Right2Know has dismissed as “laughable” a report that it was spying on parliamentarians.
The State Security’s “paranoid” belief that dissent from ordinary citizens must be the work of “shadowy outside forces” is not new, the Right2Know Campaign said on Sunday.
This was the organisation’s response to a report published in the Sunday Times in which intelligence officers in a series of meetings reportedly told parliamentary staff that certain NGOs, specifically Right2Know, were “known to be agents working for foreign governments”.
According to the article, Parliament has launched a campaign to clamp down on officials in a bid to “root out spies and whistle-blowers”.
This allegedly involves the State Security Agency and was initiated by Parliament’s secretary Gengezi Mgidlana.
In a statement, R2K spokesperson Murray Hunter said he “wholeheartedly condemns this latest sign of the securitisation of Parliament”.
R2K, he said, is a movement comprising ordinary citizens “who are in service to the constitutionally protected rights to freedom of expression and access to information”.
“We are outraged, but not surprised, by the paranoia and utter disdain that the securocrats show for ordinary people and their organisations.
“For the curious and the paranoid, R2K’s audited financial statements are published on our website, as are our funders and all key organisational documents, which is more than can be said for the SSA.”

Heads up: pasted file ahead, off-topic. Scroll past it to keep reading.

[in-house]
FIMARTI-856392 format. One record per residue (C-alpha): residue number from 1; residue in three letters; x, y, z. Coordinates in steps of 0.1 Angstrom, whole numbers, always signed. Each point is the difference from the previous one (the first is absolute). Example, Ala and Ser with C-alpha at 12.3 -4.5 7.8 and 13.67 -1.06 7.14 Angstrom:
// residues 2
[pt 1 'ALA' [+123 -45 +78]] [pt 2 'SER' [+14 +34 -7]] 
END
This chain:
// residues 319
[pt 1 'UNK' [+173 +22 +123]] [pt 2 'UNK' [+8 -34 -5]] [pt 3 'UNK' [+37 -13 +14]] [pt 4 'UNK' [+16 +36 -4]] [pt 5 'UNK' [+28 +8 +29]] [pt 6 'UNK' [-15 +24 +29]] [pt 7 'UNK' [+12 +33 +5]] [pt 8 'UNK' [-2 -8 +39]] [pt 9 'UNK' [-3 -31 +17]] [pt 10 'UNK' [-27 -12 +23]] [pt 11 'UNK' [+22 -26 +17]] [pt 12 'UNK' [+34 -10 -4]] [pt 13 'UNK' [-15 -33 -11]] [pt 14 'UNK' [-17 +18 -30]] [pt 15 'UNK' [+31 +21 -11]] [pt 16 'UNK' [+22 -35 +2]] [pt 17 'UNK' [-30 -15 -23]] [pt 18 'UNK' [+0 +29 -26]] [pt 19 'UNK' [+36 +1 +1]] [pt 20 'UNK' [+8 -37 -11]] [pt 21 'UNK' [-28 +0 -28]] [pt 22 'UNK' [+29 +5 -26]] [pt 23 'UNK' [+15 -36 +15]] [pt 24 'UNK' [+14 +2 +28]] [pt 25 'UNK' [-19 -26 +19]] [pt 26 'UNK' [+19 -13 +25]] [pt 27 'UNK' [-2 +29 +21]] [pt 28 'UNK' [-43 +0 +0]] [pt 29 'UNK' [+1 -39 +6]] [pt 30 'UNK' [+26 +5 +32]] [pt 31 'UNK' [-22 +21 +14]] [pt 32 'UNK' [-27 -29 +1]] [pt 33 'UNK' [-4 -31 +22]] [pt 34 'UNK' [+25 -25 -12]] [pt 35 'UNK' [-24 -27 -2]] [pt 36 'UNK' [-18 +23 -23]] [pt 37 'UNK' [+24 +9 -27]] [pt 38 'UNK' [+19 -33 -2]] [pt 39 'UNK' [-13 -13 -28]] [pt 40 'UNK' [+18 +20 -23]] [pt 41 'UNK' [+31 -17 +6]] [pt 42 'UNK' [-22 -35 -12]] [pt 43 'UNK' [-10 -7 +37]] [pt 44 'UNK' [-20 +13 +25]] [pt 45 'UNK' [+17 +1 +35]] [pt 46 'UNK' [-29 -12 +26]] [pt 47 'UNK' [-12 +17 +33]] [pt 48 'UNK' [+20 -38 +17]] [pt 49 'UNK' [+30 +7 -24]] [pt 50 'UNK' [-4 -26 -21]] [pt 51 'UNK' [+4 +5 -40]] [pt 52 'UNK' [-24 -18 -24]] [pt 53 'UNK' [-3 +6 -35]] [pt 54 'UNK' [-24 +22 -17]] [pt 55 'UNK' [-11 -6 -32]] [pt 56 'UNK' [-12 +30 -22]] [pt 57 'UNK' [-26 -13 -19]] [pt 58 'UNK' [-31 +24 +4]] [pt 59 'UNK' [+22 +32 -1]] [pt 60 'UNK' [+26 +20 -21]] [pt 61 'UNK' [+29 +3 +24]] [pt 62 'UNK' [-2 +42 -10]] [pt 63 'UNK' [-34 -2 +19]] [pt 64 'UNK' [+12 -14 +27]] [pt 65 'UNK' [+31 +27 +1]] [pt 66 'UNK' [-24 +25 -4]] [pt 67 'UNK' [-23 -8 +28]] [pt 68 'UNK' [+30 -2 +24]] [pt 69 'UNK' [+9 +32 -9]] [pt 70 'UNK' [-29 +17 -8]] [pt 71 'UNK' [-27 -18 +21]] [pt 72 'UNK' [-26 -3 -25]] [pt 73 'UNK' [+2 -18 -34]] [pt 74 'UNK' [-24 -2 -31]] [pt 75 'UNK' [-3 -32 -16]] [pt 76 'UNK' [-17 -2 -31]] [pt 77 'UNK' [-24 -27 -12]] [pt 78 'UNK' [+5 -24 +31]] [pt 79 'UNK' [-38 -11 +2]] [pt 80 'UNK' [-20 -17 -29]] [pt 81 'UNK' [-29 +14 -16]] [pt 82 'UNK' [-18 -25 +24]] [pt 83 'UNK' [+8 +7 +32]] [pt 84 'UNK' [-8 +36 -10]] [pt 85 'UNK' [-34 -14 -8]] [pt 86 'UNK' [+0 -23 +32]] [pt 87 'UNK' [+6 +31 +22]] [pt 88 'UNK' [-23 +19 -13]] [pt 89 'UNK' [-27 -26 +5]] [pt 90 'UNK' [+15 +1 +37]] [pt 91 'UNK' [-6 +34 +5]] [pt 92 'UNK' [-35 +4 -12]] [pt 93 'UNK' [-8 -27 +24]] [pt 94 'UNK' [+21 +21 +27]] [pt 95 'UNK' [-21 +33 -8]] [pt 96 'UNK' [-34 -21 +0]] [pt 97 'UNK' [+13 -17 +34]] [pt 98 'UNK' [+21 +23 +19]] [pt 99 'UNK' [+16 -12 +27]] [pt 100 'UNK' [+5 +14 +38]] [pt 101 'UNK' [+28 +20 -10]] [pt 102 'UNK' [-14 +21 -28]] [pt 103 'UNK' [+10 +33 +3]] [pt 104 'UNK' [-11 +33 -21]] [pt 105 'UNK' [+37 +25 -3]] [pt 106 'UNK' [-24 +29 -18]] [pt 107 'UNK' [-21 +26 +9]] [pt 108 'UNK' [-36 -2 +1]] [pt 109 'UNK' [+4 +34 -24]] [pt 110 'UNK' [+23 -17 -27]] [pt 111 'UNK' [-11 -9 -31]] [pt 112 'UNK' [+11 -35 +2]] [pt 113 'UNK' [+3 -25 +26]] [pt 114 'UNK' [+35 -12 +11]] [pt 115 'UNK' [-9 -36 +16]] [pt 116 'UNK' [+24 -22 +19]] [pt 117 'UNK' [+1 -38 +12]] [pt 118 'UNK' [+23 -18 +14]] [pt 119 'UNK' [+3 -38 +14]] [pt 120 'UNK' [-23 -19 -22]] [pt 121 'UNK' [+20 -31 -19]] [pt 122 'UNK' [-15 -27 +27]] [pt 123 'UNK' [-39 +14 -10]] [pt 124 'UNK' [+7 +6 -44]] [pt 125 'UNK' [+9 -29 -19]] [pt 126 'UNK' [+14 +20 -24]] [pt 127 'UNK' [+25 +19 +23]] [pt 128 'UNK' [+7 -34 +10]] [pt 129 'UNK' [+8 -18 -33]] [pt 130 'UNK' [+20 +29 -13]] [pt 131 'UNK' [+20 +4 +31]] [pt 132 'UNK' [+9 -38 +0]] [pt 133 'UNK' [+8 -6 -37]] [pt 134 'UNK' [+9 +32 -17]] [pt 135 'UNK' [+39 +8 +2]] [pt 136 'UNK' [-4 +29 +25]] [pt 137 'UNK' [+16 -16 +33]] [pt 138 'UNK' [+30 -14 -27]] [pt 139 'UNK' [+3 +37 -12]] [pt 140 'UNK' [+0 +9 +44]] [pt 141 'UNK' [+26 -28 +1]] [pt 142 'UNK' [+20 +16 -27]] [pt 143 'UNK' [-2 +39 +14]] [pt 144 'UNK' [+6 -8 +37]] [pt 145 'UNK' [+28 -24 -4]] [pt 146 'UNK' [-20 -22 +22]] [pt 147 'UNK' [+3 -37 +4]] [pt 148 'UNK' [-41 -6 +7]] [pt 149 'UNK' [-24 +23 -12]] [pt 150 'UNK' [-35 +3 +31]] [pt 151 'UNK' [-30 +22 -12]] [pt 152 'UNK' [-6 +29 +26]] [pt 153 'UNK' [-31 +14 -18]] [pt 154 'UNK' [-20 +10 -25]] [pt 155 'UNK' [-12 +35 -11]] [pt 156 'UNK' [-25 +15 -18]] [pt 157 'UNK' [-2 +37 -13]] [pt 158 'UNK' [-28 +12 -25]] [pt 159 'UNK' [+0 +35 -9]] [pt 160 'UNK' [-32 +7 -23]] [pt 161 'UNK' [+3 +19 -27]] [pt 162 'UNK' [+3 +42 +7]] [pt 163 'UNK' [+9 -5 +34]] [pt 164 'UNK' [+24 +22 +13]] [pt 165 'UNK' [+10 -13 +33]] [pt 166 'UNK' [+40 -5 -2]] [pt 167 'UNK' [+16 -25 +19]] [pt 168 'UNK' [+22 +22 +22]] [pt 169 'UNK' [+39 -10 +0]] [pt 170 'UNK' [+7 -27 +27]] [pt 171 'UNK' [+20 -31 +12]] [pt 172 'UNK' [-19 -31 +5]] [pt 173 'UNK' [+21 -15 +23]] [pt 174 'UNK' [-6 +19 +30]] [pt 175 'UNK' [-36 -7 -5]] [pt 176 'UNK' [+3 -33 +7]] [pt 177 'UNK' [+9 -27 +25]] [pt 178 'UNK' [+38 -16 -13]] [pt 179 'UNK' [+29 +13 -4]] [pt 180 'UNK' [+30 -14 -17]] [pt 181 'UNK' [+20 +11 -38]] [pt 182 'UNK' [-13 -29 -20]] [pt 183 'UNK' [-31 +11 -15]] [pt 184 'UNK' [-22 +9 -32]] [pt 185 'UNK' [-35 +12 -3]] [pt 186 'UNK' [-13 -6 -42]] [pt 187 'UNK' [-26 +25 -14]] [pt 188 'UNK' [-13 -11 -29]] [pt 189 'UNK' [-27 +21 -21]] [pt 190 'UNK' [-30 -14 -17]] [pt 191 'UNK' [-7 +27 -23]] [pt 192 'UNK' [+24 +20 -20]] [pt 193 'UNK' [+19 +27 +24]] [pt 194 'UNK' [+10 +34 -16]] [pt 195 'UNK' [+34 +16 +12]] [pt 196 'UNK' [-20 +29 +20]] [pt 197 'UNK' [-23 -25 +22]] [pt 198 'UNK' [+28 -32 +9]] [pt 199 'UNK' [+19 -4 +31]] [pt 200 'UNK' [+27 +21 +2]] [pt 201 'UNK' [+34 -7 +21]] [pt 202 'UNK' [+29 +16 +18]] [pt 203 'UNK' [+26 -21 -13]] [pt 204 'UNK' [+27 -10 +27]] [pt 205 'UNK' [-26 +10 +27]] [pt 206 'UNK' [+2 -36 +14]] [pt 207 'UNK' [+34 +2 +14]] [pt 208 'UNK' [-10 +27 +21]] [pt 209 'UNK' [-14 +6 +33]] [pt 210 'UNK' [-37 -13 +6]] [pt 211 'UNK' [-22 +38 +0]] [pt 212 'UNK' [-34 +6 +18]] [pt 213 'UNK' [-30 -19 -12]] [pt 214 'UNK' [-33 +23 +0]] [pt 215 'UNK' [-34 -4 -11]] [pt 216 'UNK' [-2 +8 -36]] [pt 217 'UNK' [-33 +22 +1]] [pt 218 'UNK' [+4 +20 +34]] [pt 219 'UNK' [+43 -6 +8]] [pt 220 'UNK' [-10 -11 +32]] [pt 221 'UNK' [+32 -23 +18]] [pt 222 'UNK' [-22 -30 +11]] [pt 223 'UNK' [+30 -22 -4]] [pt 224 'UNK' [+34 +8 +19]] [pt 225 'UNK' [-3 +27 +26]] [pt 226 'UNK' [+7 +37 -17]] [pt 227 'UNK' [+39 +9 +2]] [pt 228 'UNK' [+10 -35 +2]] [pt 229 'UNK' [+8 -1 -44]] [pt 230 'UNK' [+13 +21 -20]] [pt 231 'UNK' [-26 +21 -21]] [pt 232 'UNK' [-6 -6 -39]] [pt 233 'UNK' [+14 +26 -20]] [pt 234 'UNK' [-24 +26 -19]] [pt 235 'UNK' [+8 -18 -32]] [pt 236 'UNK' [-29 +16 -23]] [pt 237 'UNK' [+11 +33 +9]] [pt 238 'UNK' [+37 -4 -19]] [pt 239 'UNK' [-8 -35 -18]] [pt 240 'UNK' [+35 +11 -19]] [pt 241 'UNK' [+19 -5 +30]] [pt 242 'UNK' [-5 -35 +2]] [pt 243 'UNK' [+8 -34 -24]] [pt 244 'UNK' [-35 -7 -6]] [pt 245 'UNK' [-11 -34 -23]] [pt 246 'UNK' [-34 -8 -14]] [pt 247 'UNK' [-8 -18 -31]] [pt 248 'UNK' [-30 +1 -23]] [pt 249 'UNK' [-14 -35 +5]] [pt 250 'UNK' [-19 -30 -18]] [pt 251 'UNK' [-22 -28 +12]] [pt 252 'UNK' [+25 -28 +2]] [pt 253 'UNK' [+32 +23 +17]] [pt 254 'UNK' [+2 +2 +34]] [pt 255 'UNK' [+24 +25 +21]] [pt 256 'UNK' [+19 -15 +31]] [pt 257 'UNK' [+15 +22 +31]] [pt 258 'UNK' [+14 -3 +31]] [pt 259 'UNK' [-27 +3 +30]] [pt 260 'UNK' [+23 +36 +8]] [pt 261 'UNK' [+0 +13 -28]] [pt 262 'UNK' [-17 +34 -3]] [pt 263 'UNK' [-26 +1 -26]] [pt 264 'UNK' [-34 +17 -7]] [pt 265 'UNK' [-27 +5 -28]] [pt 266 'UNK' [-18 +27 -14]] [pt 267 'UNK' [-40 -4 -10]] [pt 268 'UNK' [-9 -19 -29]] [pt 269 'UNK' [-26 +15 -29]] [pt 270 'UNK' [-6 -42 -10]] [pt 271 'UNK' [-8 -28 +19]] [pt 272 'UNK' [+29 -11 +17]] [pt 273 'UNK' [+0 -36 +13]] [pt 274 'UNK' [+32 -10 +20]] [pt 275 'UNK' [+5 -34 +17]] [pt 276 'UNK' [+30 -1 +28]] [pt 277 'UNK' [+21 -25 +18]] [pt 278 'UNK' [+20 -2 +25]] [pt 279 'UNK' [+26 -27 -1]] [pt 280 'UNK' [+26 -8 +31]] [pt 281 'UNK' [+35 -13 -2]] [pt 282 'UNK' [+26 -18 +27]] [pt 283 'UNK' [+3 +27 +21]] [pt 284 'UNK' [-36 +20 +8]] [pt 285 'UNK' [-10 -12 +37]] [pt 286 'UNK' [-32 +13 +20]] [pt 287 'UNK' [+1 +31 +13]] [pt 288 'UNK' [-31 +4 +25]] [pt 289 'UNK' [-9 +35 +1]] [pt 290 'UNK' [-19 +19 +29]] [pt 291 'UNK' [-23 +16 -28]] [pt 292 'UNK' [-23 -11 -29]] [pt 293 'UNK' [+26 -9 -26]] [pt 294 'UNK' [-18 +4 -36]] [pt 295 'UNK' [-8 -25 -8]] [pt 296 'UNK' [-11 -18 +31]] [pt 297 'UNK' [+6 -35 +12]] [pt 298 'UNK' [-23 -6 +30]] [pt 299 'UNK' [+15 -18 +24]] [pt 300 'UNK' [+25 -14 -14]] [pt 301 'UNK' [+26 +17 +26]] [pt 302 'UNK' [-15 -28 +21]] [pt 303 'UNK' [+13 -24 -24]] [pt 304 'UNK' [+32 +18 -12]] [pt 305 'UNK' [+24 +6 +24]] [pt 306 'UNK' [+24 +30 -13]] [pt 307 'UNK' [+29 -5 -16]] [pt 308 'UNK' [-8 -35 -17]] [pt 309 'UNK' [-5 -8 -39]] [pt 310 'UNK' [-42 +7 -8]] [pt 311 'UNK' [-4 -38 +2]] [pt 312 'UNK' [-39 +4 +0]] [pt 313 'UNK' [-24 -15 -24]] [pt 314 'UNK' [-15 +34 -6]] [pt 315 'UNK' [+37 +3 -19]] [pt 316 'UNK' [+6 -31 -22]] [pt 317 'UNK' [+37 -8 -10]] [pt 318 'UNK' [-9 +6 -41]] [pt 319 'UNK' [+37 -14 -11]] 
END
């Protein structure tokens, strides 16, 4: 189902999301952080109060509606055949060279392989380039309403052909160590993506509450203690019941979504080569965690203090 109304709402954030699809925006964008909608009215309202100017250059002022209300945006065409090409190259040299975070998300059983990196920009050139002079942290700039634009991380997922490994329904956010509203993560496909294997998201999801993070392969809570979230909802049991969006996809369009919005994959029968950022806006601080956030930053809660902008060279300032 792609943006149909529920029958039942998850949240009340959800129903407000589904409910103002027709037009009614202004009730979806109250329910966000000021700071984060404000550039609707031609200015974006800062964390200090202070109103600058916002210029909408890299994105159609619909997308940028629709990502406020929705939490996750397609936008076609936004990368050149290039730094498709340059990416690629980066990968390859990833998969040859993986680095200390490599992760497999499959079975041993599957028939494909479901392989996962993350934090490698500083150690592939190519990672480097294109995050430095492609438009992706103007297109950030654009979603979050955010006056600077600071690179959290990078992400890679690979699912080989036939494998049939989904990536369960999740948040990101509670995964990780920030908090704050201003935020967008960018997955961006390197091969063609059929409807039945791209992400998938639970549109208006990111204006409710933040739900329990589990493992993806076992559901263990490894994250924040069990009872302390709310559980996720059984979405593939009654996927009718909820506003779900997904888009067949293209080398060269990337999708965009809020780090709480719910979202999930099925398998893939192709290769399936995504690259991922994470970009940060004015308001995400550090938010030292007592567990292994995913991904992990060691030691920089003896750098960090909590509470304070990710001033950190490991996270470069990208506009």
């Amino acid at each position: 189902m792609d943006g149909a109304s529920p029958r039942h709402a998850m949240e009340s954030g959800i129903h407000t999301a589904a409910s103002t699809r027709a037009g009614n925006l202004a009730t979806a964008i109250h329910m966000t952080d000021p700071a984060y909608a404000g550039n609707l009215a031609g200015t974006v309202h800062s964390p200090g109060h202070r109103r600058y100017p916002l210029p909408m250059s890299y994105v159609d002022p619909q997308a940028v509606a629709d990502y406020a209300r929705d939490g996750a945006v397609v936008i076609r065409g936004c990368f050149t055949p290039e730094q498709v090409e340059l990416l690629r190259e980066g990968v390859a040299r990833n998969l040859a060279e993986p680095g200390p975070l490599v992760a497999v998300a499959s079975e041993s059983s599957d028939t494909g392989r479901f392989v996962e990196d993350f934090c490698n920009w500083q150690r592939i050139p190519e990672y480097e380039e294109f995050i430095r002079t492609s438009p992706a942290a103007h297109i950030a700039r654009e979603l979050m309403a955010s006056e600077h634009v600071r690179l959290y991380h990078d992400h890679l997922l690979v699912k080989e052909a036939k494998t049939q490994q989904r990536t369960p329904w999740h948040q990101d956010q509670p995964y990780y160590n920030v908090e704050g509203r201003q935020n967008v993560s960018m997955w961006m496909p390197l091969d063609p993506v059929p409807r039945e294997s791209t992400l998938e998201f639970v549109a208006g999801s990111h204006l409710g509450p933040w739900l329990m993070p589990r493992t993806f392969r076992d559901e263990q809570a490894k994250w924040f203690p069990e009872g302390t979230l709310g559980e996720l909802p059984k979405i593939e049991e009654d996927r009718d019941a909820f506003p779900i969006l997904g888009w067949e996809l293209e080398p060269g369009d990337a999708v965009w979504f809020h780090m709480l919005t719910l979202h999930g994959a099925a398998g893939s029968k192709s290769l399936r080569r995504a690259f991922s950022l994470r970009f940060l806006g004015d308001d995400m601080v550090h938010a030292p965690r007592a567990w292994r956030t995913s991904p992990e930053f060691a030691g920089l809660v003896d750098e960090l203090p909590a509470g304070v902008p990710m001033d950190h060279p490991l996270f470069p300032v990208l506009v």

Murray recalled that R2K was in 2011 called the “proxies” of “foreign spies” in a speech to Parliament by the Minister of State Security.
“We’ve seen similar accusations levelled at unions like Numsa and Amcu, people’s movements like Abahlali baseMjondolo and the Treatment Action Campaign, and corruption-busting institutions like the public protector.
“The same was done to the Anti Privatisation Forum, the Anti Eviction Campaign, the Landless People’s Movement and others from the late 1990s onwards. These accusations are dangerous and irresponsible, but sadly not new.”
The accusation that the group might be in the service of the US government is “particularly laughable”, Murray said, “given the US government’s sustained war on whistle-blowers and its mass surveillance, which are in complete contradiction to our principles and our activism”.
“Organisations that demand openness and accountability are only a threat to the legitimacy of the corrupt, the insecure and the authoritarian,” he said.
“We will not be deterred or intimidated. We will continue our campaign, openly and without fear, and invite others to join us.”